May 25, 2012
After 9/11, the U.S. government turned to torture — in defiance of domestic and international laws — to extract information about and from terrorists and others who might follow after them. Were it not for defense attorneys and the work of human rights organizations, these prisoners would be ignored. But that’s changing.
The American Civil Liberties Union and the international literary and human rights group PEN have teamed up to comb through 150,000 declassified documents — as well as large collections of articles and transcripts — to produce The Torture Report: What the Documents Say About America’s Post-9/11 Torture Program, written by PEN’s Larry Siems. PEN and the ACLU have also staged readings of excerpts from the documents and first-person testimony at the Sundance Film Festival in Utah and Lincoln Center here in New York.
Those readings have been videotaped and are being made into a documentary by movie director Doug Liman called Reckoning with Torture. Liman is now asking people across the country to videotape their own readings of declassified memos and testimonies for the project.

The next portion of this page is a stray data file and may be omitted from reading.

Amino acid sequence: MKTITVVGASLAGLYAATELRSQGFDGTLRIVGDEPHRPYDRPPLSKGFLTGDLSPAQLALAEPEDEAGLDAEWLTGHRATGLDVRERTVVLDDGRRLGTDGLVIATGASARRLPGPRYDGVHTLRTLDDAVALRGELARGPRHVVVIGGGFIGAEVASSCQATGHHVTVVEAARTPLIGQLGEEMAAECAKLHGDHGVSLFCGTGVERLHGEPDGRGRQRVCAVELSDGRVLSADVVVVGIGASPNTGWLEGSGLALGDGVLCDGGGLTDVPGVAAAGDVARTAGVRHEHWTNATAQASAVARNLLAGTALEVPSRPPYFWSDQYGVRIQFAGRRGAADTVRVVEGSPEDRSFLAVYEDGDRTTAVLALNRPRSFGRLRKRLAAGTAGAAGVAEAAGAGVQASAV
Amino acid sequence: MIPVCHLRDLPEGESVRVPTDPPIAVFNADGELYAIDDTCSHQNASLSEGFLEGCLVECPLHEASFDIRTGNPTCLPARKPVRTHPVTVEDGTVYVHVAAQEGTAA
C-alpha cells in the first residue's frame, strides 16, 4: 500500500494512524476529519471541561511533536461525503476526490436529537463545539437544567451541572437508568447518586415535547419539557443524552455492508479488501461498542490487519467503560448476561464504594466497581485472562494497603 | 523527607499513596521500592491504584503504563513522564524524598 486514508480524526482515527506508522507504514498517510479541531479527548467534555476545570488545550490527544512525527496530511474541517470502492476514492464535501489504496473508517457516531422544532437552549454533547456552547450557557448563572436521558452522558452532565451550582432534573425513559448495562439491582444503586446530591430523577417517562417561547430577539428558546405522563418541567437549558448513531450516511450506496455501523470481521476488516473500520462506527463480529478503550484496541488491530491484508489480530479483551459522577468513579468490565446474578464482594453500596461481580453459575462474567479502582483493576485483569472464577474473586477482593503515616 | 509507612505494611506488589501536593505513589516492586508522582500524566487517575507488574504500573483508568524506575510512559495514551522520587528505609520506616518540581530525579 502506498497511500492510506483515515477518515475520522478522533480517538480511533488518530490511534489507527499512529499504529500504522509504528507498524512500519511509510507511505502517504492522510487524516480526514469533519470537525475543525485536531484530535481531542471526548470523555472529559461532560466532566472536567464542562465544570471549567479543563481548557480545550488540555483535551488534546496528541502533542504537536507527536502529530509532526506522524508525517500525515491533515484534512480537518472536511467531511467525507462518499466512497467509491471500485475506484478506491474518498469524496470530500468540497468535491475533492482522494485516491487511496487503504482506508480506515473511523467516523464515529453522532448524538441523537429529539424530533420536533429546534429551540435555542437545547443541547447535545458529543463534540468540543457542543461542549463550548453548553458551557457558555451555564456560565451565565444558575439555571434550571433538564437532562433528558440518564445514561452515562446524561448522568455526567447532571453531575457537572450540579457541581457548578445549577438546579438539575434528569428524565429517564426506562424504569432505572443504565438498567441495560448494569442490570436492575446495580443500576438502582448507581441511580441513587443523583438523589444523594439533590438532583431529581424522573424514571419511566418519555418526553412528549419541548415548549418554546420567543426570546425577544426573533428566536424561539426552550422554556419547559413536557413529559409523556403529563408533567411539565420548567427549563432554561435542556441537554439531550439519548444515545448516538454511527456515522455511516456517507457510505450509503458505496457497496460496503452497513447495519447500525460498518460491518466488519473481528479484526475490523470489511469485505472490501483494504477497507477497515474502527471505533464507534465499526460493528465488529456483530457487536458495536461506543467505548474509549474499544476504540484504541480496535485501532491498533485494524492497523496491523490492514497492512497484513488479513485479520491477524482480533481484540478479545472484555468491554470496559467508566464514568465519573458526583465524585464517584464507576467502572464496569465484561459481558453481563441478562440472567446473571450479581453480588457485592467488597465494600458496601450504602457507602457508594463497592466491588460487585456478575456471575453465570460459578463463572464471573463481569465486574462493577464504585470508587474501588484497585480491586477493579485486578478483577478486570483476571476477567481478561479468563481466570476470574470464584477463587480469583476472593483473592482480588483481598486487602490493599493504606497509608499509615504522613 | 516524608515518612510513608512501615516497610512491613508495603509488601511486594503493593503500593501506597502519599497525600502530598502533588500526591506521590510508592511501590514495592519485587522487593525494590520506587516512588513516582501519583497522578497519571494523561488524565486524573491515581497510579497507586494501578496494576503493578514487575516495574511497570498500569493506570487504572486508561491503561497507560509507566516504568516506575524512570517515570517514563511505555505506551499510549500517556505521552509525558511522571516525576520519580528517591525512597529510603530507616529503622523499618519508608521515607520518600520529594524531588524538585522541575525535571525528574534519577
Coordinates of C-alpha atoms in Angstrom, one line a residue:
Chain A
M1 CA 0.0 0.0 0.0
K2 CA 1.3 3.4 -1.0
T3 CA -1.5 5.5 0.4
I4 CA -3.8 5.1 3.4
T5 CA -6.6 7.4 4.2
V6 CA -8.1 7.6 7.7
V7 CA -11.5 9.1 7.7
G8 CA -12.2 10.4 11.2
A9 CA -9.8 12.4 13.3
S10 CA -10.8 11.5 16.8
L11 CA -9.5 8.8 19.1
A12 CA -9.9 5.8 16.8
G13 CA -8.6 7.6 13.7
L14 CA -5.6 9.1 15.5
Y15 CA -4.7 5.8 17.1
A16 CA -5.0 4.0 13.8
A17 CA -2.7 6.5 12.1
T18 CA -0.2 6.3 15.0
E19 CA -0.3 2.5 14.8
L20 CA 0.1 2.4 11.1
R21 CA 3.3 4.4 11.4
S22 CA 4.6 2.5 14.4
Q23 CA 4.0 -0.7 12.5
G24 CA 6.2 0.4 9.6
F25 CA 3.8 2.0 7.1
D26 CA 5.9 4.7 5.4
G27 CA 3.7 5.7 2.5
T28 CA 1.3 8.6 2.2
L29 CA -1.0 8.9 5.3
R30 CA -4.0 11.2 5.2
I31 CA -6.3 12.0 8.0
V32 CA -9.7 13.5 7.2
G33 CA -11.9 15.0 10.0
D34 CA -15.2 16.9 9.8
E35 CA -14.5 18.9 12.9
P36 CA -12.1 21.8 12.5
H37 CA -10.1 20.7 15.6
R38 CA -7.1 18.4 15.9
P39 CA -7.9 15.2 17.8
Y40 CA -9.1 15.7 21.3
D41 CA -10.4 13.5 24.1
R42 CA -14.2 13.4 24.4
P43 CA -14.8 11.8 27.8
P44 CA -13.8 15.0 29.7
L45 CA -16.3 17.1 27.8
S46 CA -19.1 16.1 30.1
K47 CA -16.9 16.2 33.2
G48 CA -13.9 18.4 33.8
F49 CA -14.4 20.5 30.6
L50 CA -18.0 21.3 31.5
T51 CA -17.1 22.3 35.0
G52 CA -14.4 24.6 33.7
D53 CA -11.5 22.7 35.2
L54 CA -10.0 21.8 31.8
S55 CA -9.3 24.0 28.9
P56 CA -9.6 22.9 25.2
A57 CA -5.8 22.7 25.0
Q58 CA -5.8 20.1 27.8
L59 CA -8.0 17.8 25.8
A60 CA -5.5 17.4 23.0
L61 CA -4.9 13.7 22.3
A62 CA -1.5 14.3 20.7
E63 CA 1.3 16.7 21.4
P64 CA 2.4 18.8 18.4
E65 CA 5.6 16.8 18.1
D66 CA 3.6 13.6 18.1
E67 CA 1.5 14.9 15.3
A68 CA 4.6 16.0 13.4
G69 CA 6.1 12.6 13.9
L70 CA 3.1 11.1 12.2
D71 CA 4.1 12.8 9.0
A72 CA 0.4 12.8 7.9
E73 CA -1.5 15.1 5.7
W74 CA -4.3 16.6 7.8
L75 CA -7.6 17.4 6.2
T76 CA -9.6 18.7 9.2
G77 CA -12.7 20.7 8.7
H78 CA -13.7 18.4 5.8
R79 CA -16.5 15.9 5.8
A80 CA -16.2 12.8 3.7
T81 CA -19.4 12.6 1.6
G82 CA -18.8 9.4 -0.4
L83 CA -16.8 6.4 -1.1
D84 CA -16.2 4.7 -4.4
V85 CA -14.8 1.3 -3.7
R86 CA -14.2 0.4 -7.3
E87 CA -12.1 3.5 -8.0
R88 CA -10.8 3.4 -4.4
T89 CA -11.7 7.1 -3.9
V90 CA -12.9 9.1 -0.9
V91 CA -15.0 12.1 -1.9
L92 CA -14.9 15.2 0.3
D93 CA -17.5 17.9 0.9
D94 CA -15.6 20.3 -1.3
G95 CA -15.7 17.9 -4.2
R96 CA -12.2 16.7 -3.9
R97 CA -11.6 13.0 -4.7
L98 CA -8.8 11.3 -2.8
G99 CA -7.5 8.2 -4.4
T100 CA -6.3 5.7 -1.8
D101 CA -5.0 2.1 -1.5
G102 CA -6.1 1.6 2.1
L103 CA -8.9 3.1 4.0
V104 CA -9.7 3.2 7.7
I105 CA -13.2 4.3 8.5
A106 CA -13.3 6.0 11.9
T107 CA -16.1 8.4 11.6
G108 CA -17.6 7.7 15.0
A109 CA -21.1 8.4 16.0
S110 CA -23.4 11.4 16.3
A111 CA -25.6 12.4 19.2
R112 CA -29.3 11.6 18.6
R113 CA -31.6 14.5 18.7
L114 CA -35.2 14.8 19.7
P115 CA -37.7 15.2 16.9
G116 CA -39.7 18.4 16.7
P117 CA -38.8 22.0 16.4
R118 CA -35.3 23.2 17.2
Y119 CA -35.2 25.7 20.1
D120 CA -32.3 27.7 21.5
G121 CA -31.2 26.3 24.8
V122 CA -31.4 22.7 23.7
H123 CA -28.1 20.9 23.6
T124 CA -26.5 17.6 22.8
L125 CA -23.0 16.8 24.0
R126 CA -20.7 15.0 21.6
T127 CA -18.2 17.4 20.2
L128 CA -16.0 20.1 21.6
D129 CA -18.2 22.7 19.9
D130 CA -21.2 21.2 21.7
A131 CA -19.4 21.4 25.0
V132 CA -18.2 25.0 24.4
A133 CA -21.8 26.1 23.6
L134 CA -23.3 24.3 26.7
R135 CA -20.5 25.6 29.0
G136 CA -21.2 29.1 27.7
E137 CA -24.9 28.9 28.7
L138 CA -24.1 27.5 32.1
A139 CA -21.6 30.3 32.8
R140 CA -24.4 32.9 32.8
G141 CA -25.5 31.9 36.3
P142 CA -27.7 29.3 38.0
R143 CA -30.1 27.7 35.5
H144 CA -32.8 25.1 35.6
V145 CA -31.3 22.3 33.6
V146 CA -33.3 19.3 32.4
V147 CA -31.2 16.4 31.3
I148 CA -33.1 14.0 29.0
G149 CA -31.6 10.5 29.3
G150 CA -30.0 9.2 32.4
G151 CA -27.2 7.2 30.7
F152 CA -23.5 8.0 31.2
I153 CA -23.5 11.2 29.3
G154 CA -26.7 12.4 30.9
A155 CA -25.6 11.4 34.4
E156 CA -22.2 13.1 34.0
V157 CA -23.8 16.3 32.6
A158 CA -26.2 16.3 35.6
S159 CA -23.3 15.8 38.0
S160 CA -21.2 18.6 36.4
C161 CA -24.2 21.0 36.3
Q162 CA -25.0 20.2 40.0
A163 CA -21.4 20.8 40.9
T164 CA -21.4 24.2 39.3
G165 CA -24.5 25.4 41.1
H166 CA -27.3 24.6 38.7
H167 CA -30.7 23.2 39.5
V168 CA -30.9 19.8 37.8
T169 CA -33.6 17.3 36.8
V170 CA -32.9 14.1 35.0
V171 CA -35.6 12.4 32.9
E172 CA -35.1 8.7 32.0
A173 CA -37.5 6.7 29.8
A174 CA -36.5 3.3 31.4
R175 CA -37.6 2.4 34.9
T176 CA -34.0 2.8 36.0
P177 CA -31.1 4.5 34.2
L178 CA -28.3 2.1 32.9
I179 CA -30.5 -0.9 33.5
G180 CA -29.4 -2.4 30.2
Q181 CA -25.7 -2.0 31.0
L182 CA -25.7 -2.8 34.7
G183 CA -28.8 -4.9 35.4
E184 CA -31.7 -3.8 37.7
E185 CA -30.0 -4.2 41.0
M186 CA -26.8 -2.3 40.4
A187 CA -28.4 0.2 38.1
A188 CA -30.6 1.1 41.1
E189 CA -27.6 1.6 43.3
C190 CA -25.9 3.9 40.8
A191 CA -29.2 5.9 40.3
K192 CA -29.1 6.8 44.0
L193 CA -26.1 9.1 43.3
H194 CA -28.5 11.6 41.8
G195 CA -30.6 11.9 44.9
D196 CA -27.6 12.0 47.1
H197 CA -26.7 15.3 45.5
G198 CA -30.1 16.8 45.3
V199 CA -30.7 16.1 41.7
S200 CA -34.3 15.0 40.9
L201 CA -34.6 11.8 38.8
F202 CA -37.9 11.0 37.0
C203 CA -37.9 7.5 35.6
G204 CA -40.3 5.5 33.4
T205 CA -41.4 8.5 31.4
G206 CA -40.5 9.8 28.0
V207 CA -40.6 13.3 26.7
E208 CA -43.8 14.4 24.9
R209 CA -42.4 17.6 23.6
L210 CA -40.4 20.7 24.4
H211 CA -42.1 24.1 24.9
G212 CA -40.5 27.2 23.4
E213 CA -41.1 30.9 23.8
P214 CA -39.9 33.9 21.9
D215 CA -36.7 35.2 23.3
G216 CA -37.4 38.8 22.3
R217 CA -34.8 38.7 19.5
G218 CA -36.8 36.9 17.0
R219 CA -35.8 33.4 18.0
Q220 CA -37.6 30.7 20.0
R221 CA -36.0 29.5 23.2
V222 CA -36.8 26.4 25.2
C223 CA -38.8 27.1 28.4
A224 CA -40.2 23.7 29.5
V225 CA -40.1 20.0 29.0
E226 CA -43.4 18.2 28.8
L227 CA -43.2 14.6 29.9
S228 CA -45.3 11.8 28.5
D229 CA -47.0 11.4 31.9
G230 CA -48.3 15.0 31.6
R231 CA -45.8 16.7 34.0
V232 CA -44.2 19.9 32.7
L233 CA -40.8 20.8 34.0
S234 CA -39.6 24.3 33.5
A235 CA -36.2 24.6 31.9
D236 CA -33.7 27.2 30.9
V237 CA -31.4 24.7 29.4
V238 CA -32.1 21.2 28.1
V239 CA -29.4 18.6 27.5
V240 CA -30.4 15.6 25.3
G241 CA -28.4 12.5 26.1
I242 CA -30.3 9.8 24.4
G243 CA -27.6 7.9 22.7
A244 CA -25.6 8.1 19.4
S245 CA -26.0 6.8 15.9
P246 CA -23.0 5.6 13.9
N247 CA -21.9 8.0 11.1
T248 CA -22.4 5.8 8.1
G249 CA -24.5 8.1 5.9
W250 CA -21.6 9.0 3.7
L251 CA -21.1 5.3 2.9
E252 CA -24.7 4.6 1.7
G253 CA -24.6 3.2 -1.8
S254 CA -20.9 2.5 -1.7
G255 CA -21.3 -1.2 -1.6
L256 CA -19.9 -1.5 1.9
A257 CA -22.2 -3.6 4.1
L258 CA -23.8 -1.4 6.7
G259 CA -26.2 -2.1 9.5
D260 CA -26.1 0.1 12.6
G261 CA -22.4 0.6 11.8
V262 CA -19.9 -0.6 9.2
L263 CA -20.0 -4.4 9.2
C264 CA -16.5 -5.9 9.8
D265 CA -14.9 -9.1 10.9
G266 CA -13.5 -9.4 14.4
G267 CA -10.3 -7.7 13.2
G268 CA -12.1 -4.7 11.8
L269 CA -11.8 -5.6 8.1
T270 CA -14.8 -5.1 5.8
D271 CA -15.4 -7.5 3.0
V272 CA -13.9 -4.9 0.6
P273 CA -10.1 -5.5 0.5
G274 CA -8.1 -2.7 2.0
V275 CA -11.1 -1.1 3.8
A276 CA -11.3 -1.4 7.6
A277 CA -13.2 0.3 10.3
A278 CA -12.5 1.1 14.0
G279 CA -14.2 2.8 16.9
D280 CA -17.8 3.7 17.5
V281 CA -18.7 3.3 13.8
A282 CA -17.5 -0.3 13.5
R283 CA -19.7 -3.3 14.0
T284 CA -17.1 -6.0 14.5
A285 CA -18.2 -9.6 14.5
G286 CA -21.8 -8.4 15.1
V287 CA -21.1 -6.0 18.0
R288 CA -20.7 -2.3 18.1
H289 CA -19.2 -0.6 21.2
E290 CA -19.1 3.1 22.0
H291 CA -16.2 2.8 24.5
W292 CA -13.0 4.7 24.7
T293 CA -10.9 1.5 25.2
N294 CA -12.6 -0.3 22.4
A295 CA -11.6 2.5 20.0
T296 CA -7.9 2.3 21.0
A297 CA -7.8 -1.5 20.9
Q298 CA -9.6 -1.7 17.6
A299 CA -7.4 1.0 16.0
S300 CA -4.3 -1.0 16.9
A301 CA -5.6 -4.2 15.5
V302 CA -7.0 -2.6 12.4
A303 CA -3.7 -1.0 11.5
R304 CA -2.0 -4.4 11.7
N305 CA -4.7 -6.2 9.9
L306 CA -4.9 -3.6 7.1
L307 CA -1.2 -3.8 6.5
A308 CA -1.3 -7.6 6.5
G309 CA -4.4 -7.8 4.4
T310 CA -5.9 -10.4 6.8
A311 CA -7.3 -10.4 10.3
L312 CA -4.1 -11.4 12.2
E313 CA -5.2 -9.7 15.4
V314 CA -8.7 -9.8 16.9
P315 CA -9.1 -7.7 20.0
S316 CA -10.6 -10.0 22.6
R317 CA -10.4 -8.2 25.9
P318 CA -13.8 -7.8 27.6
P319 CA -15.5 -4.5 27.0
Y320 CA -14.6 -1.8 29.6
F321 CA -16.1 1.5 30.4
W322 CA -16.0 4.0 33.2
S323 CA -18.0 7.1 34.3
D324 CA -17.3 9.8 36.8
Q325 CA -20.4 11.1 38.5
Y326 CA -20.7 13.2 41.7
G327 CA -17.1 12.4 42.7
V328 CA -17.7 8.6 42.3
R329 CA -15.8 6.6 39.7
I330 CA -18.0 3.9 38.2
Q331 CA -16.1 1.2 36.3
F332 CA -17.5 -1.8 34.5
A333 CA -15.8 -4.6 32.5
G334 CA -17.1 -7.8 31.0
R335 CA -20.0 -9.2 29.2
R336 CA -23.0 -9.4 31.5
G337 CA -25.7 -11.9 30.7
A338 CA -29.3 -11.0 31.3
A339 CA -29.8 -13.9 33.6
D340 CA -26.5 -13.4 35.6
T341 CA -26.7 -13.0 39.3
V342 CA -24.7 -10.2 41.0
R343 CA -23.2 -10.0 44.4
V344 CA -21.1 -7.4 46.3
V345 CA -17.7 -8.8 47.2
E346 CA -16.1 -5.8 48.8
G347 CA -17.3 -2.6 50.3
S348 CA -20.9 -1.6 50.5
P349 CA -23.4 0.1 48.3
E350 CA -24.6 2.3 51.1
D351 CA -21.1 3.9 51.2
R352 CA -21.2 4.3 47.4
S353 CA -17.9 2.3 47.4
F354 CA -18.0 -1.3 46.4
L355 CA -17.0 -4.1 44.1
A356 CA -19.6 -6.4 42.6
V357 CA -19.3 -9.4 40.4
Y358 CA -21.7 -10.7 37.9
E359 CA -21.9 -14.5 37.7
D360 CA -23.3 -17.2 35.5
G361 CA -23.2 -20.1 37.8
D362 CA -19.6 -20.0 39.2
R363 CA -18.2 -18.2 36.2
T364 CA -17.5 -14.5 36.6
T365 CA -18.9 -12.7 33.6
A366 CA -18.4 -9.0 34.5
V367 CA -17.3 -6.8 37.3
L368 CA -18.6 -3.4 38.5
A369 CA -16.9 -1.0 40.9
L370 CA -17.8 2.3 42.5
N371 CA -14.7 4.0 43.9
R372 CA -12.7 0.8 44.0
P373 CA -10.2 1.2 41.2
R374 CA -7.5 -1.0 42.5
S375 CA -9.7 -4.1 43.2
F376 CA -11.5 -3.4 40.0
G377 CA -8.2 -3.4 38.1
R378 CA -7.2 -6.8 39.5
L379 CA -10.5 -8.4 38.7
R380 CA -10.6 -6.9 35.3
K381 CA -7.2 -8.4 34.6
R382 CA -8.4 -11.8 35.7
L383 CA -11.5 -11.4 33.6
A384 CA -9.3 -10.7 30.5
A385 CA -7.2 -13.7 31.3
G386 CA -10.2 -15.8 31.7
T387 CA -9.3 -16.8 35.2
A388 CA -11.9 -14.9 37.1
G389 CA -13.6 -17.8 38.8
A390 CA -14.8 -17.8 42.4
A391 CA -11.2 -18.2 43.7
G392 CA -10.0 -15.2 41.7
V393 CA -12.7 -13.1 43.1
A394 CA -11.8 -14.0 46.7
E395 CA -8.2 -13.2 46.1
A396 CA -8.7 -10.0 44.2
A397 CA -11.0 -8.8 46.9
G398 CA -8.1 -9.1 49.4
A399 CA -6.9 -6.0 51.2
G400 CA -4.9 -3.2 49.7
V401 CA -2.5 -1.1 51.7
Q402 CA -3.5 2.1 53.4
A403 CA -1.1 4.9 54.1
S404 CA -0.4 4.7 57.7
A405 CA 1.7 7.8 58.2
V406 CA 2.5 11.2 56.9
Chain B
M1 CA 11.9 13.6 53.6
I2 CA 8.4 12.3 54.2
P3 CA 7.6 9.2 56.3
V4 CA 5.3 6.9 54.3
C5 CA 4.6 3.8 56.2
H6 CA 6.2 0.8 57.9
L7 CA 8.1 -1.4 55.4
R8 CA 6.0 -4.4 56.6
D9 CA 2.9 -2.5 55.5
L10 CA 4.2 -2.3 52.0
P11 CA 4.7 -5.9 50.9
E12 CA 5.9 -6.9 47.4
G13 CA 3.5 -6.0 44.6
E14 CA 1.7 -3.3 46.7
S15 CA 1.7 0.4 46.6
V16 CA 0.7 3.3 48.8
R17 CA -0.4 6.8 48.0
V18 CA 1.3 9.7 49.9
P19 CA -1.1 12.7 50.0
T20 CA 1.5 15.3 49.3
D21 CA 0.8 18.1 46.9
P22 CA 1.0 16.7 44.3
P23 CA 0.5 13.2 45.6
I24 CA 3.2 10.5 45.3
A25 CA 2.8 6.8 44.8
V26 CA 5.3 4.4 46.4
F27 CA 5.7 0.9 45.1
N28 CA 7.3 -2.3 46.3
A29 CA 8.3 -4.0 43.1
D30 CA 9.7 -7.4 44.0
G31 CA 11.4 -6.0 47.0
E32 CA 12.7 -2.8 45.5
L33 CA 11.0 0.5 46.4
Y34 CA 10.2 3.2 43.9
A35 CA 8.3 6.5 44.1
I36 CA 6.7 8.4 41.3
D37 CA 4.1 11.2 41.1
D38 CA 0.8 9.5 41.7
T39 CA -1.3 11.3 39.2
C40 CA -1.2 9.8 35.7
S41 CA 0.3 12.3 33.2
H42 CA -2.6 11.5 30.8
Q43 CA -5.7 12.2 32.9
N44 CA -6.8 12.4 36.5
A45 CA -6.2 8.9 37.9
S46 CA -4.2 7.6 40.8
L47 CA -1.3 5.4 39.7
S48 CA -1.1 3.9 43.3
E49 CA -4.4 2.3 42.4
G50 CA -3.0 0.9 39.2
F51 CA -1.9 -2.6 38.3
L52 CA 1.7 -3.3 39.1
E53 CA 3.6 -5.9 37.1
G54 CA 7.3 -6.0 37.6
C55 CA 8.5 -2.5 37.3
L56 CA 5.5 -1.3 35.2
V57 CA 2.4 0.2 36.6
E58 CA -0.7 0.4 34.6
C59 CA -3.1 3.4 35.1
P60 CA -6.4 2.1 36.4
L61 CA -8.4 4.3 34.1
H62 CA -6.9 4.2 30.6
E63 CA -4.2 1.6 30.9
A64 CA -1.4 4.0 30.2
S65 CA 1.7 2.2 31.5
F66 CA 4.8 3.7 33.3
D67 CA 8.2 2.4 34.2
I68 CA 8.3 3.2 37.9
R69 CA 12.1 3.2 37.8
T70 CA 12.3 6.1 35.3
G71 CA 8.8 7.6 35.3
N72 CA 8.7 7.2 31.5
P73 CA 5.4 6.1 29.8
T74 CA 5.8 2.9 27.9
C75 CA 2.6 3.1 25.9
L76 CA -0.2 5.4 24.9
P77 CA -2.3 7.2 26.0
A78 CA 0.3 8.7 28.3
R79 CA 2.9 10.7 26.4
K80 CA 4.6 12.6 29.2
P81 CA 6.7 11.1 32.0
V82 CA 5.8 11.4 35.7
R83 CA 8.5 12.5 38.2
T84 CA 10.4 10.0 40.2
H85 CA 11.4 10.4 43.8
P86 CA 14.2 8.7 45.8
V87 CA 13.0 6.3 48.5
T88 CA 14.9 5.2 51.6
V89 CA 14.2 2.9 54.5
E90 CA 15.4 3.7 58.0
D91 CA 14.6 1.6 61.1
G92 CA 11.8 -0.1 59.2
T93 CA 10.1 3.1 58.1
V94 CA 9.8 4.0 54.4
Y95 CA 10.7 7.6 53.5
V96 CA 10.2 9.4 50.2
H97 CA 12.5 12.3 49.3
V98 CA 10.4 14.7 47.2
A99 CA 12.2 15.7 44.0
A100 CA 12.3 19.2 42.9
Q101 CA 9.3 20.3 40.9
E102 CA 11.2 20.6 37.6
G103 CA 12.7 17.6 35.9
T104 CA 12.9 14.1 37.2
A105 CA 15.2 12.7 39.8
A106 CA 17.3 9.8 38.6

On this weekend’s Moyers & Company, Siems, director of the Freedom to Write and International Programs at PEN American Center, and Liman, whose credits include The Bourne Identity, Mr. and Mrs. Smith, and Fair Game, join Bill Moyers to talk about what we should be learning from and doing about U.S. torture tactics.
“We made mistakes. We made grave, serious mistakes of judgment,” Siems tells Moyers, “And we would be stronger as a nation, if we stood up and said, ‘We did these things. We’re sorry. We’re gonna do better.’”